So what is the point of all this waiting? War. The game’s title kind of clues you in to what you’re working towards. Events are divided into three general categories: Kingdom, Alliance and Solo. Kingdoms are the maps in which players exist in and there are hundreds of them now. Some events see which kingdom can train the most troops or kill the most monsters. This encourages co-operation between thousands of players within a given kingdom and discourages too much wanton mayhem since in-fighting hampers the ability to compete. For example, I play in a kingdom called ‘Selene’ and the top alliance (filled with players who have undoubtedly spent thousands of dollars) sets rules for us when fighting is acceptable. Alliance events are held to see which group of up to 100 players can do the best and solo events are individual.
There’s also an addictive number at the top of your city called ‘Power’. This is a combination of all that you’ve accomplished, but is most easily raised by training a bigger and bigger army. There is a certain satisfaction gained from seeing this number climb higher and higher, although seeing other cities with power in the billions can be a bit disheartening.
Unlike games such as Clash of Clans, battles are purely numerical and involve no troop commands besides allotting how many of each unit you’re sending to attack. This may not appeal to all, but I enjoy it infinitely more since I don’t need to tap a dozen times on the screen for very little control over units.
This is where the addiction comes in. It may be hard to find a fun and active group to get in with at first, but it is rewarding when you finally find one. I’ve been logging in daily over the last 274 days (the VIP section shows you your daily streak) and it’s mainly because of the people that I’ve been motivated to grow and do my best. Members talk daily using the LINE app and actively strategize together as well as do a lot to help each other.
Recently the alliance I’m a part of decided to make the minimum amount of power for membership 20 million, a number I was 5 million below. After sending out a mass mail asking for resources, marches came pouring in to support me and make sure I was equipped for the costly upgrades needed to progress. Cashing in a lot of my speed-ups, I was able to grow by 7 million power in a matter of days and safely retain my spot. It’s that push to do better and the support of others that really makes the game satisfying to play. You may never be the top player (not by a longshot), but being part of something bigger than yourself isn’t hard to do and together the alliance can tackle tougher opponents and compete in events.
I don’t like the term “free-to-play”; F2P titles are mostly about giving players the ability to pay more and more in order to play the game. Game of War is no exception and their packages are certainly aggressive. Each time you open the game you’ll be met with an ad for gold and a variety of “bonus” items. These start in palatable amounts, with the lowest being $4.99, but will climb quickly if you purchase one. The special sales are only available at one per price point, so if you cave for a $4.99 pack you will then only see offers for a $9.99, then a $19.99 pack, then $49.99, then $99.99. Purchase wisely, as not all sales are as good a deal.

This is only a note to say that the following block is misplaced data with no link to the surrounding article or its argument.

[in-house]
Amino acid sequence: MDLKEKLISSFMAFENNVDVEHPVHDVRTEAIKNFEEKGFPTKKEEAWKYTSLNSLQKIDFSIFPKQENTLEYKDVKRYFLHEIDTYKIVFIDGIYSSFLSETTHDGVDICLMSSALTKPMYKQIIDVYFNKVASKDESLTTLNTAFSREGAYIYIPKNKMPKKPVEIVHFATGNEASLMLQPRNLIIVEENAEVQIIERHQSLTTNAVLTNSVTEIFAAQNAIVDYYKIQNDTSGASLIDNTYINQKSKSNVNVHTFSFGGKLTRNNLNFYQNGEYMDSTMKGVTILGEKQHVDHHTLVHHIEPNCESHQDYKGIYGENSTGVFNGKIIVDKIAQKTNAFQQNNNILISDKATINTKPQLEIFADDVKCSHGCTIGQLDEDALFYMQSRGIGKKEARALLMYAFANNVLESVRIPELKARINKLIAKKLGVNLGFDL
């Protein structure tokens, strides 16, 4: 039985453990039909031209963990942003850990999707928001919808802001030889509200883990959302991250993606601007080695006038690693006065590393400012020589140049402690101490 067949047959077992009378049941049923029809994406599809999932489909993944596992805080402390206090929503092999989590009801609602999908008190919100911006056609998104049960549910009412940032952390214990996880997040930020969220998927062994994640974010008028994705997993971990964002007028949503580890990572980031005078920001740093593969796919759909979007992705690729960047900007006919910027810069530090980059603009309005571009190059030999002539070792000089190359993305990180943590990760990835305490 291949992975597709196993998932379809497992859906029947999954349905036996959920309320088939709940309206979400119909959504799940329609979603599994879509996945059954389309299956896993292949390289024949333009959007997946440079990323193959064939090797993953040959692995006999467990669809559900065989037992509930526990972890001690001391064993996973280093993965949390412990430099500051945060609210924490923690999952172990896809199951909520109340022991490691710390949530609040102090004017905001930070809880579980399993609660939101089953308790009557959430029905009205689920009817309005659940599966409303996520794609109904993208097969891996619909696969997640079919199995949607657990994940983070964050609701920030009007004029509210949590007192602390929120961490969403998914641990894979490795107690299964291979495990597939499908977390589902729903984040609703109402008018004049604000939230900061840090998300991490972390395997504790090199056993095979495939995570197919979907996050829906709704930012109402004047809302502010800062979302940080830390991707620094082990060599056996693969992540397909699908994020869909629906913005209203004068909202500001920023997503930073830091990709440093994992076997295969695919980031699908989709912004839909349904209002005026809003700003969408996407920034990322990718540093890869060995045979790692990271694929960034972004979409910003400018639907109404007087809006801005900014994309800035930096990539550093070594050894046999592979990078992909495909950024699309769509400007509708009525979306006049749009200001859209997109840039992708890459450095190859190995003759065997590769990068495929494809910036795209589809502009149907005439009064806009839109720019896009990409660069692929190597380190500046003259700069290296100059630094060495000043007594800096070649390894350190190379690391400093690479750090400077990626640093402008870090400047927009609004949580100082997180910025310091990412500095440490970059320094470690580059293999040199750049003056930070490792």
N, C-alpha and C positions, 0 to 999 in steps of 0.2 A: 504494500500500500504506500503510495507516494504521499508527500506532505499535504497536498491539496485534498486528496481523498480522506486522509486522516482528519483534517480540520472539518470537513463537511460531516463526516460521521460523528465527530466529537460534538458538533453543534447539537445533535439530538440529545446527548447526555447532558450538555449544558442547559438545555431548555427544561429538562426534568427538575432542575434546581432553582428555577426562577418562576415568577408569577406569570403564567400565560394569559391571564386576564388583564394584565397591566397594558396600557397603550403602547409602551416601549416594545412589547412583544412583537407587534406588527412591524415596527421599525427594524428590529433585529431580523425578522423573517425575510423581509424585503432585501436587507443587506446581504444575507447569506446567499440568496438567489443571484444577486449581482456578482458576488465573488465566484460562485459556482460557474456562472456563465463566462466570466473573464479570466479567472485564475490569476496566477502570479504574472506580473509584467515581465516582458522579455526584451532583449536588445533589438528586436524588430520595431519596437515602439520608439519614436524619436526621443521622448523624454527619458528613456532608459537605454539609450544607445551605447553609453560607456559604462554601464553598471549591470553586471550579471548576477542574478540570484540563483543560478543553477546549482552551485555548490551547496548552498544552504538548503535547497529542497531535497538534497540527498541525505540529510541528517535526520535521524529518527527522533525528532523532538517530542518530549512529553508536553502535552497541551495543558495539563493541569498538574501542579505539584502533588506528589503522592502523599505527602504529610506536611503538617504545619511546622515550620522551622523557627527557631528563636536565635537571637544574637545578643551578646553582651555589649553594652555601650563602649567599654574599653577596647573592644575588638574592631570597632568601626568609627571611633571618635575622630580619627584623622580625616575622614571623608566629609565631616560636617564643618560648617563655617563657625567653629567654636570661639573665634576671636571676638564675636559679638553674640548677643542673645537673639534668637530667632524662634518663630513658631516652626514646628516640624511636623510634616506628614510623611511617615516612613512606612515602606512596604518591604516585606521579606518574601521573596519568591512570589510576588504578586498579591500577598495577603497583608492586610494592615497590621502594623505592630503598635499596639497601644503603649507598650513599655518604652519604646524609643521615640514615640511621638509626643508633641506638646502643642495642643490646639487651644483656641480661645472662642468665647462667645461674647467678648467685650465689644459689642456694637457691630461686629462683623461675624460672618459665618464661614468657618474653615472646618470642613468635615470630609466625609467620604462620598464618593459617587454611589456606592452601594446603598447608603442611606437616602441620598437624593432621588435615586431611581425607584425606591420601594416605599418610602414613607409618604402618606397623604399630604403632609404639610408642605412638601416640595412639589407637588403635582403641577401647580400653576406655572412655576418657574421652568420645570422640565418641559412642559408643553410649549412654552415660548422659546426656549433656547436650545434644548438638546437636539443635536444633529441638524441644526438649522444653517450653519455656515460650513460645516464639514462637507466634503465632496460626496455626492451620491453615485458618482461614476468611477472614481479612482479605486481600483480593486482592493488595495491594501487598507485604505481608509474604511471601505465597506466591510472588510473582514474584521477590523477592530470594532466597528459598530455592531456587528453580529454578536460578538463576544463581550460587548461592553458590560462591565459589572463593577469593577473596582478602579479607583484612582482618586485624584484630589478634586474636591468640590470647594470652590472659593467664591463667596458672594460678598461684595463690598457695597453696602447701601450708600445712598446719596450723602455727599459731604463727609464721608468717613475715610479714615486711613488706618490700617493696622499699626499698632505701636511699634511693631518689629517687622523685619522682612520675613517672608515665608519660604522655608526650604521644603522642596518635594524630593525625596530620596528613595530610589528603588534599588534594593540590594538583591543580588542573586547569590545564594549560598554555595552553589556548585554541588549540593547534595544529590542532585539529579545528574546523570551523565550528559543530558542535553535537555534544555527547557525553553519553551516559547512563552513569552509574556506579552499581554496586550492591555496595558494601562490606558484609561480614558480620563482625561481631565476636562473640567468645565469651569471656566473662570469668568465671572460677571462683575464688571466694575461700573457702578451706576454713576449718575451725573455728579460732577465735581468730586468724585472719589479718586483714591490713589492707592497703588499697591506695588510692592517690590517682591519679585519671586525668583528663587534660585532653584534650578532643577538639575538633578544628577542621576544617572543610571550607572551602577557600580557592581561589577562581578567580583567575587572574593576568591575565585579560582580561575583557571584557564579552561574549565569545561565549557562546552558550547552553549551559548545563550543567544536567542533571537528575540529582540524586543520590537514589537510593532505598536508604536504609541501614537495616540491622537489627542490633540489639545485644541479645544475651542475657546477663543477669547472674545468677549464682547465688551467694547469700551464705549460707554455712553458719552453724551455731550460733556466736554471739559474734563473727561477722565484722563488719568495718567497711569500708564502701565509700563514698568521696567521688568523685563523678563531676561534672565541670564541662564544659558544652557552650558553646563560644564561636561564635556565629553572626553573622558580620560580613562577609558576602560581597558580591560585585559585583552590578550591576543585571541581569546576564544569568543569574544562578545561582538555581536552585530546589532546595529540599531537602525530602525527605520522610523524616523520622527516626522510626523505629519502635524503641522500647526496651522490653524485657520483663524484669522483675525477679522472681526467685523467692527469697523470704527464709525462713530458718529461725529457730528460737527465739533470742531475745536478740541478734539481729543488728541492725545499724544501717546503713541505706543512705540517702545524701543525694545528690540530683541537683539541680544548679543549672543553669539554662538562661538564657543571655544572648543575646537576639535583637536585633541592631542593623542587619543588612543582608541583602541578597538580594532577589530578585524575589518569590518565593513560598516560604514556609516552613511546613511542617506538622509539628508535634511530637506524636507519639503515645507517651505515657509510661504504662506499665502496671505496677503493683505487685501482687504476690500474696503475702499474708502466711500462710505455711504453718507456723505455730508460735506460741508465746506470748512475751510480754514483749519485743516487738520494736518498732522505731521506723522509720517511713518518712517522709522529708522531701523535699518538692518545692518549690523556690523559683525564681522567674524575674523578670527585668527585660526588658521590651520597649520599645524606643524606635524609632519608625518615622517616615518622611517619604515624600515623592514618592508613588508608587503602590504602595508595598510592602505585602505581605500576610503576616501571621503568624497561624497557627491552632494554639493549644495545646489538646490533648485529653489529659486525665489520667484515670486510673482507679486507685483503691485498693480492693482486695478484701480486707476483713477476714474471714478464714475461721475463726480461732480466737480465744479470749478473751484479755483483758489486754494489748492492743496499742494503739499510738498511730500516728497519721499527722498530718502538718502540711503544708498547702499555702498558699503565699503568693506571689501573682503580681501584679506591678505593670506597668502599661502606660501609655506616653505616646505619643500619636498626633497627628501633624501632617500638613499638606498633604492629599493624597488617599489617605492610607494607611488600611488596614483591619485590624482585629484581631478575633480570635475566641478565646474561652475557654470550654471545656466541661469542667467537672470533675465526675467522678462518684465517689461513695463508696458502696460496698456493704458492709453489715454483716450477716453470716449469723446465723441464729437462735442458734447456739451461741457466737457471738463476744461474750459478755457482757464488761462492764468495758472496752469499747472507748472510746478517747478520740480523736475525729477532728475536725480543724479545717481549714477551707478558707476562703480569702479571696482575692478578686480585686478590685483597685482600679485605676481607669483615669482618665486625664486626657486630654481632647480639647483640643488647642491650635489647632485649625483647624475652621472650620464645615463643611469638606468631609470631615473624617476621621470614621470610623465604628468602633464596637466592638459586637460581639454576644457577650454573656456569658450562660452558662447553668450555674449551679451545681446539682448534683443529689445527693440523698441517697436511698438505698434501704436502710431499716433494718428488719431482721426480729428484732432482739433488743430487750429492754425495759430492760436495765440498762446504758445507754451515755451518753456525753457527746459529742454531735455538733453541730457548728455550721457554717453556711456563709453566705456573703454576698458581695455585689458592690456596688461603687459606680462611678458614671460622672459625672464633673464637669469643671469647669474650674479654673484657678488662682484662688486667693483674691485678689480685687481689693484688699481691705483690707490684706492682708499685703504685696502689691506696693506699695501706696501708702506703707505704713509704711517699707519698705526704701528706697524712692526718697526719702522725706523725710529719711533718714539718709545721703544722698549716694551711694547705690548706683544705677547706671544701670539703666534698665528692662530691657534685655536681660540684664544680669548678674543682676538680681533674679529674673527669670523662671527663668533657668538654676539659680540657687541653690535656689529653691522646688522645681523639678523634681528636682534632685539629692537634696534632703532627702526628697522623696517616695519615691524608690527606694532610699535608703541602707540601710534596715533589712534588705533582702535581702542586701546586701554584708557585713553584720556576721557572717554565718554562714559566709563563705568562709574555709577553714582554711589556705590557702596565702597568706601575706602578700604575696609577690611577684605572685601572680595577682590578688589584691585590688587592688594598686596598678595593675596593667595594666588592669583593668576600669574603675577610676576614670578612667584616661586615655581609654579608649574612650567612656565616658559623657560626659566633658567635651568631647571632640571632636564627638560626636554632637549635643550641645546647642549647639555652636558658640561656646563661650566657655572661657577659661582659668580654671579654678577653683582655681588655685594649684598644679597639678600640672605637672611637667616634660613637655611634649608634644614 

Generally players who have decided not to buy anything (or simply can’t) won’t be able to compete with top-tier cities. They will also have to spend quite awhile saving up their gold obtained through events and other purchase-less means in order to upgrade a set of 3 buildings which use special items which are primarily gotten through spending said gold. My advice to new players: save, save, save.
Even if you can’t match the top players, there’s still a lot to enjoy through socializing with your alliance and working with them. Resources are easily farmed and there are many ways to get items without spending a dime.
Personally, I’ve spent around $45. If I do a little math, that means that a day of Game of War has ultimately cost me $0.16 which is a sum I can live with. In the future I do plan to spend $10 more, but that is probably all I will put into the title.
I’ve reached the maximum city level, so what’s left to do? Days and days of waiting for building and research upgrades, that’s what! Like many Game of War players, I have also started smaller cities (referred to as ‘farms’) which only exist for me to attack and harvest resources from. Although I could log in and out of separate accounts from one device, I actually utilize my iPad, iPhone and old Android phone to have separate devices for each city. Easy to keep track of and while I’m waiting for my biggest city to upgrade I can enjoy the faster pace of my lower level farms.
Throughout the article I haven’t even explained hero bonuses, gem slotting, equipment crafting and other various technical aspects of the game, so there is some depth for those looking for it. I have to say that no other game has made me use a calculator quite so much as I tried to find out just how much research I’d have to do in order to complete events or what a new stat bonus would be worth in saved time.
If anyone wants to risk addiction, I’ll be more than happy to help out. You can add my referral code MFJ3 23931 63483 and I’ll be able to find you. Have you tried the game yet? Let us know in the comments!